A strong password is key to your digital safety and will help to protect yourself and your information. Weak passwords can easily be cracked by tools used by cybercriminals, leaving data exposed and subject to malicious attack. Once a cybercriminal has cracked your password, they may also expose your identity getting access to bank accounts or even bank credit in your name without your knowledge.

Your RMIT password unlocks a wide range of systems and applications that provide access to research data, intellectual property and confidential information. It is important that access to the data is only available to authorised users.

The ABC of a strong password

  • A unique RMIT password. Your RMIT password must be solely for RMIT authentication and be a password that is not used to access any other application ever. If one of your personal accounts is compromised, cybercriminals won’t be able to use that password to access any other of your applications/services or your RMIT account. 
    • Avoid using predictable patterns, common phrases from movies, a single word from the dictionary (a combination of four unassociated random words is OK), predictable number or alphabetic sequences and personal known facts such as your date of birth, family member names and place of birth.
  • Letters, characters, numbers. Use 8-25 characters with letters, characters, symbols and numbers Longer equates to stronger.
  • Make a ‘passphrase’ Choose your favourite song, movie, poem or a random sentence. Recall the first one or two sentences. Take the first letter of each word, swap any letter ‘o’ or ‘z’ for numbers and add in a few symbols and you will have a unique password. For example, a phrase like “The Dees will win the Grand Final by 10 points!” might become “TheDee5willwintheGFby10pt5!”. It’s easy to remember, long, secure password that’s hard to crack.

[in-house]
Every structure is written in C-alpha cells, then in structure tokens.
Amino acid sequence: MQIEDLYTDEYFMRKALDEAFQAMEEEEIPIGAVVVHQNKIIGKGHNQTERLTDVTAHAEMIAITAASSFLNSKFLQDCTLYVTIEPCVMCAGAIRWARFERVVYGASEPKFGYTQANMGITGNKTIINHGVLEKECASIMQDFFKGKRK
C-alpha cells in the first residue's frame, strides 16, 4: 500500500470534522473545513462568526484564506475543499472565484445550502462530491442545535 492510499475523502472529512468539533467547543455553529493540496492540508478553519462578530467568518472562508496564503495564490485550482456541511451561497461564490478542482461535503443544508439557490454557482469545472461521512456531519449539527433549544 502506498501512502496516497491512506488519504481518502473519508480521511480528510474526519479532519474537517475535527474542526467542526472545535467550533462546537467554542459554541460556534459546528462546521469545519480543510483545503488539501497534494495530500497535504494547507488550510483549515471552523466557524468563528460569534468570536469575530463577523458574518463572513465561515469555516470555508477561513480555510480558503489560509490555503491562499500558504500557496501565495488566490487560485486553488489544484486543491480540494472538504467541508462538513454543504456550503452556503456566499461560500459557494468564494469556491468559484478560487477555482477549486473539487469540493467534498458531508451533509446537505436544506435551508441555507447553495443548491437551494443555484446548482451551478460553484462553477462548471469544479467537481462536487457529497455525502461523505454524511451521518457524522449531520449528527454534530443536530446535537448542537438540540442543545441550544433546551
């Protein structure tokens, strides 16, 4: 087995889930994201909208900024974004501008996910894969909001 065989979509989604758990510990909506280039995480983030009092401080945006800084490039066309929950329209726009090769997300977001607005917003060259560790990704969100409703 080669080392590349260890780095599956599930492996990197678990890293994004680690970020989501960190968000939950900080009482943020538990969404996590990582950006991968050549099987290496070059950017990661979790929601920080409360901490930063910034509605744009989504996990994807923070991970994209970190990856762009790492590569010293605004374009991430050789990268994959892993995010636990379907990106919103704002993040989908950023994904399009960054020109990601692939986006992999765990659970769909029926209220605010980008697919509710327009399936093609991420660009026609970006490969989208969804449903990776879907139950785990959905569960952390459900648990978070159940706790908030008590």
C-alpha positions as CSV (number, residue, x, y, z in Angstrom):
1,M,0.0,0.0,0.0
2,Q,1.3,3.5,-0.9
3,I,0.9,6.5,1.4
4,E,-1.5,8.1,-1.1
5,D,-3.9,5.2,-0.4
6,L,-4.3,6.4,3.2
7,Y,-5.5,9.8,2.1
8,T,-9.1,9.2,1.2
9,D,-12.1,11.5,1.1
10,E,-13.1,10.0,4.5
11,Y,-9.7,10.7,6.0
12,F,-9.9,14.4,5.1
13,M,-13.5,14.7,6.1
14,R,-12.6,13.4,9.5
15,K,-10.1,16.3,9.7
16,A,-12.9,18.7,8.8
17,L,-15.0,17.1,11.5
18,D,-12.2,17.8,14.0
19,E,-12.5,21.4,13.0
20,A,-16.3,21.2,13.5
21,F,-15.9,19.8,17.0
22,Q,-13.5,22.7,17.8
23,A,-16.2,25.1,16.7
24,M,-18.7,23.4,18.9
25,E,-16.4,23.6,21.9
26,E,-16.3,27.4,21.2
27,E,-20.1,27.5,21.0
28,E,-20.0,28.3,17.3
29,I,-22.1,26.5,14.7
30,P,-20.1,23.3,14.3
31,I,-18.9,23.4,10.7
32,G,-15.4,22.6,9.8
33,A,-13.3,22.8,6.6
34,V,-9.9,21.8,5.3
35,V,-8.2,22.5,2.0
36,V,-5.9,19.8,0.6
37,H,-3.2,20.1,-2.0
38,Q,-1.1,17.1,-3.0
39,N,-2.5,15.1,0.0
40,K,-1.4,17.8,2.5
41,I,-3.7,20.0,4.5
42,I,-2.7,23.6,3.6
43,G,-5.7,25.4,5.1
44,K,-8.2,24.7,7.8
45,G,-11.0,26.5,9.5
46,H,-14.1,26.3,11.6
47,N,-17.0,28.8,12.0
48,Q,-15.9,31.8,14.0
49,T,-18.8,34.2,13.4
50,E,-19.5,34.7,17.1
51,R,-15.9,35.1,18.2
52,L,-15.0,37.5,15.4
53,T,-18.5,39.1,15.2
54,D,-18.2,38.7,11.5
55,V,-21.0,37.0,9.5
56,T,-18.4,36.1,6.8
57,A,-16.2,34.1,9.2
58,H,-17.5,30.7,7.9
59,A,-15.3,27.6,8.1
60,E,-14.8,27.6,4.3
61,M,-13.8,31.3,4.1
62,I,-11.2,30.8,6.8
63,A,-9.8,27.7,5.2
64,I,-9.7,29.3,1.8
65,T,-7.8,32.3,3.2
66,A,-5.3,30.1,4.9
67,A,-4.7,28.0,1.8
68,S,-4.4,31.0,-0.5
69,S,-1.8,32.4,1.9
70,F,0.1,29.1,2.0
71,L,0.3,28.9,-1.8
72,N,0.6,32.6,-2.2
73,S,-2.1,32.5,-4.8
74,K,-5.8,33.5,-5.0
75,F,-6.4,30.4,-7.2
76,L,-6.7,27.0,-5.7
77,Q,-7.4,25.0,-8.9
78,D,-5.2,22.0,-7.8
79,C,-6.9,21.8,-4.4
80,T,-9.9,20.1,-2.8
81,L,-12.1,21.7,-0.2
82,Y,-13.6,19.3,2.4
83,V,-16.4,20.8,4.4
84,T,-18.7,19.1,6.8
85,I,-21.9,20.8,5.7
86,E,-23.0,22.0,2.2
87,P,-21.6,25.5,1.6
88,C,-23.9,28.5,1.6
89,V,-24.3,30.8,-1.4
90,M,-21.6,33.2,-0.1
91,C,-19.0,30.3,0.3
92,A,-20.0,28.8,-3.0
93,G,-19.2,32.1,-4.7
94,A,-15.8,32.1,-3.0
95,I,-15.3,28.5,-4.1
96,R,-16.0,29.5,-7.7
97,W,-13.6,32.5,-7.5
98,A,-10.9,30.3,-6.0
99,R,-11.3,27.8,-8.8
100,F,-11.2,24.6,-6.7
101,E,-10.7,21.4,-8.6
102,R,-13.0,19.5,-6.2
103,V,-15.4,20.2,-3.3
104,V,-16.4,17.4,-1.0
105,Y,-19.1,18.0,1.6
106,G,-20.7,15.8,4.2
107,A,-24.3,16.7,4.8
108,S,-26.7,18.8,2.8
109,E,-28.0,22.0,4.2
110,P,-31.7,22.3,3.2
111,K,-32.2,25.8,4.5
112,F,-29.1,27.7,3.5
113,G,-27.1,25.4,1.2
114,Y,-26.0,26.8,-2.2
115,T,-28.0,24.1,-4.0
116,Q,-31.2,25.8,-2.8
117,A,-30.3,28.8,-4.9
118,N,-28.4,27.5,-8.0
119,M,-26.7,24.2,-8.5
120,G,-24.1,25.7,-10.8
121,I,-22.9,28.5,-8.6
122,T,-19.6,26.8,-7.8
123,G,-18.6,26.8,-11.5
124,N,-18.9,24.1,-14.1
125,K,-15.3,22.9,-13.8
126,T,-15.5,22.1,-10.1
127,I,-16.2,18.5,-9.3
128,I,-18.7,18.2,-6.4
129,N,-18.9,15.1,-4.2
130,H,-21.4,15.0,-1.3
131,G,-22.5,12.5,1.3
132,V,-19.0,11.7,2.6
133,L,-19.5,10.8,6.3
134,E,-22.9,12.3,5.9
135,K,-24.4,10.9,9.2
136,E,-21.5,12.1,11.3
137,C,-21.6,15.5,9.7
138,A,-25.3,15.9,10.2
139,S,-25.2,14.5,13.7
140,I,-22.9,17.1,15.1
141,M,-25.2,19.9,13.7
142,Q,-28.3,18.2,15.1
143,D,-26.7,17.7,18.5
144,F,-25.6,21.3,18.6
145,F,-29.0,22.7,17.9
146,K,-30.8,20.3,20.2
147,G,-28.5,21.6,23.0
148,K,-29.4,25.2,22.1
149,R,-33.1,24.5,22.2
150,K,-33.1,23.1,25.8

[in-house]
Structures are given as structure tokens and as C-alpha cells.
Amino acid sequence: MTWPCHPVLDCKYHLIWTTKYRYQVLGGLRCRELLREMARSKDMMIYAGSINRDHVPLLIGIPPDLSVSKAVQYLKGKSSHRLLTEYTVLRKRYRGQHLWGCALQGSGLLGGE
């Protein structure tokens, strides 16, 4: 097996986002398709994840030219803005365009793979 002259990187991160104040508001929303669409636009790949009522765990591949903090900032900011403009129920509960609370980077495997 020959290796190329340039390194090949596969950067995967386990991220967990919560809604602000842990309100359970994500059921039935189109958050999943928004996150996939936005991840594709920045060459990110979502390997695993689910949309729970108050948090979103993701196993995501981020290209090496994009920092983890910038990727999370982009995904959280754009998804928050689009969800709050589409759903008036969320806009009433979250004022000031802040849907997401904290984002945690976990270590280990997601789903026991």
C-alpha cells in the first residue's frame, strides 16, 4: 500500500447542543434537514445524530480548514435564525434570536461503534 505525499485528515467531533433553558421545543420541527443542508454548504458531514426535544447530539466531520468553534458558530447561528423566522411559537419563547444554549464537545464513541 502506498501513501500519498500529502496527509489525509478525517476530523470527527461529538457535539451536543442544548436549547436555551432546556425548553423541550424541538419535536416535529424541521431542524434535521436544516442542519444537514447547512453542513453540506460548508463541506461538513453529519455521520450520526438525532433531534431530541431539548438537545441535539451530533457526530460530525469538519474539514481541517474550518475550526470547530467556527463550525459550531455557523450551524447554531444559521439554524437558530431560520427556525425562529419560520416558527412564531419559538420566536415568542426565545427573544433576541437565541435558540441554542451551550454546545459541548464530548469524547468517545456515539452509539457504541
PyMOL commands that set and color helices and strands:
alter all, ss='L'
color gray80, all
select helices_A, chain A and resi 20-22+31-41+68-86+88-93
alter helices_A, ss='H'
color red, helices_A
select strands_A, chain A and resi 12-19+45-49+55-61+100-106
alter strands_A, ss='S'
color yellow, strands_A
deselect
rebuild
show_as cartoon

• Don’t share your password. Never share your password. Don’t write it down.
  • Change a default password immediately. Never leave your password as the default password. Change it as soon as possible.
  • Don’t ‘save your password’. Decline prompts to ‘save your password’. This will mean if your device is compromised, cybercriminals won’t have automatic access to other systems and applications you use.
  • Use a password manager. A password manager is an application you can install on your devices that will help you to generate, manage and store your passwords securely, making it easy to have a different password for every application you use. You only need to remember a master password and the application takes care of the rest.

Been hacked?

  • Change your password immediately if you think it has been breached.
  • Alert me tool. The website ‘haveibeenpwned.com’ has a great feature called ‘Notify me’. If you subscribe to be notified, you will get an alert if any of your emails accounts or passwords are compromised. It will also tell you where the breach occurred so you can quickly change your passphrase. Go to: haveIbeenpwned.com.

Set up self-service password reset (SSPR)

By having SSPR set up on your RMIT account login, you will be able to reset your password from anywhere on any device.